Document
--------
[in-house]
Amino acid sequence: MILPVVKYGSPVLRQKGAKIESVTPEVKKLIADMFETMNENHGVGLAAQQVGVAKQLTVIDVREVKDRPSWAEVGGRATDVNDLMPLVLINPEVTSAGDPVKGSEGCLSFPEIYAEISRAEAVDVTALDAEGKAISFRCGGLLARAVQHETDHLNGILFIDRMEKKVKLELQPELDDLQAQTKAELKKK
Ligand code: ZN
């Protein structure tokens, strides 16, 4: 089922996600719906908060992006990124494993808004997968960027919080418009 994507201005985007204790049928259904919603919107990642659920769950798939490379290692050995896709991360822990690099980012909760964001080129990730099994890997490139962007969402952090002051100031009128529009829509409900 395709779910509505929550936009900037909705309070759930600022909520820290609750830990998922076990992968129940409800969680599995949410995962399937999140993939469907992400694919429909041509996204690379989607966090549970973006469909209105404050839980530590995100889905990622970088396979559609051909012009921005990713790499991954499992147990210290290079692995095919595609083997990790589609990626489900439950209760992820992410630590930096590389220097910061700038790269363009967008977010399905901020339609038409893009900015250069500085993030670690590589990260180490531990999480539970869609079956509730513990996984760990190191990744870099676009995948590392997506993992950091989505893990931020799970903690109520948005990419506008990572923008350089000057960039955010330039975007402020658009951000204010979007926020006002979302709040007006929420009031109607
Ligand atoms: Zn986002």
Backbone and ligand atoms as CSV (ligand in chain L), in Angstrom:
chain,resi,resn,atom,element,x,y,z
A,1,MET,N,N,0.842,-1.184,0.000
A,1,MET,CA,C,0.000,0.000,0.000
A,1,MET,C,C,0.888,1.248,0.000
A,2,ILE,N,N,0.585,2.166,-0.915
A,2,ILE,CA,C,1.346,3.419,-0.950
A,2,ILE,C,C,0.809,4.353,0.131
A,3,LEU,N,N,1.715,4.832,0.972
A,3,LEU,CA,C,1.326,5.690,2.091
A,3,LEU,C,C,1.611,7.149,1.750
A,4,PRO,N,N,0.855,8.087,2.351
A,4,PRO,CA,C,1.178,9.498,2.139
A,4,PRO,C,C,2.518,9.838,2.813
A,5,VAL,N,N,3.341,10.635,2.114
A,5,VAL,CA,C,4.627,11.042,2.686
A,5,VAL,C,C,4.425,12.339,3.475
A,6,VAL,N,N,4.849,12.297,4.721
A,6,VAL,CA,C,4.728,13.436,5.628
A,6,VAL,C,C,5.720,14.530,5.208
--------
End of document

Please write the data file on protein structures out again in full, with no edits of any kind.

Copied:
[in-house]
Amino acid sequence: MILPVVKYGSPVLRQKGAKIESVTPEVKKLIADMFETMNENHGVGLAAQQVGVAKQLTVIDVREVKDRPSWAEVGGRATDVNDLMPLVLINPEVTSAGDPVKGSEGCLSFPEIYAEISRAEAVDVTALDAEGKAISFRCGGLLARAVQHETDHLNGILFIDRMEKKVKLELQPELDDLQAQTKAELKKK
Ligand code: ZN
């Protein structure tokens, strides 16, 4: 089922996600719906908060992006990124494993808004997968960027919080418009 994507201005985007204790049928259904919603919107990642659920769950798939490379290692050995896709991360822990690099980012909760964001080129990730099994890997490139962007969402952090002051100031009128529009829509409900 395709779910509505929550936009900037909705309070759930600022909520820290609750830990998922076990992968129940409800969680599995949410995962399937999140993939469907992400694919429909041509996204690379989607966090549970973006469909209105404050839980530590995100889905990622970088396979559609051909012009921005990713790499991954499992147990210290290079692995095919595609083997990790589609990626489900439950209760992820992410630590930096590389220097910061700038790269363009967008977010399905901020339609038409893009900015250069500085993030670690590589990260180490531990999480539970869609079956509730513990996984760990190191990744870099676009995948590392997506993992950091989505893990931020799970903690109520948005990419506008990572923008350089000057960039955010330039975007402020658009951000204010979007926020006002979302709040007006929420009031109607
Ligand atoms: Zn986002």
Backbone and ligand atoms as CSV (ligand in chain L), in Angstrom:
chain,resi,resn,atom,element,x,y,z
A,1,MET,N,N,0.842,-1.184,0.000
A,1,MET,CA,C,0.000,0.000,0.000
A,1,MET,C,C,0.888,1.248,0.000
A,2,ILE,N,N,0.585,2.166,-0.915
A,2,ILE,CA,C,1.346,3.419,-0.950
A,2,ILE,C,C,0.809,4.353,0.131
A,3,LEU,N,N,1.715,4.832,0.972
A,3,LEU,CA,C,1.326,5.690,2.091
A,3,LEU,C,C,1.611,7.149,1.750
A,4,PRO,N,N,0.855,8.087,2.351
A,4,PRO,CA,C,1.178,9.498,2.139
A,4,PRO,C,C,2.518,9.838,2.813
A,5,VAL,N,N,3.341,10.635,2.114
A,5,VAL,CA,C,4.627,11.042,2.686
A,5,VAL,C,C,4.425,12.339,3.475
A,6,VAL,N,N,4.849,12.297,4.721
A,6,VAL,CA,C,4.728,13.436,5.628
A,6,VAL,C,C,5.720,14.530,5.208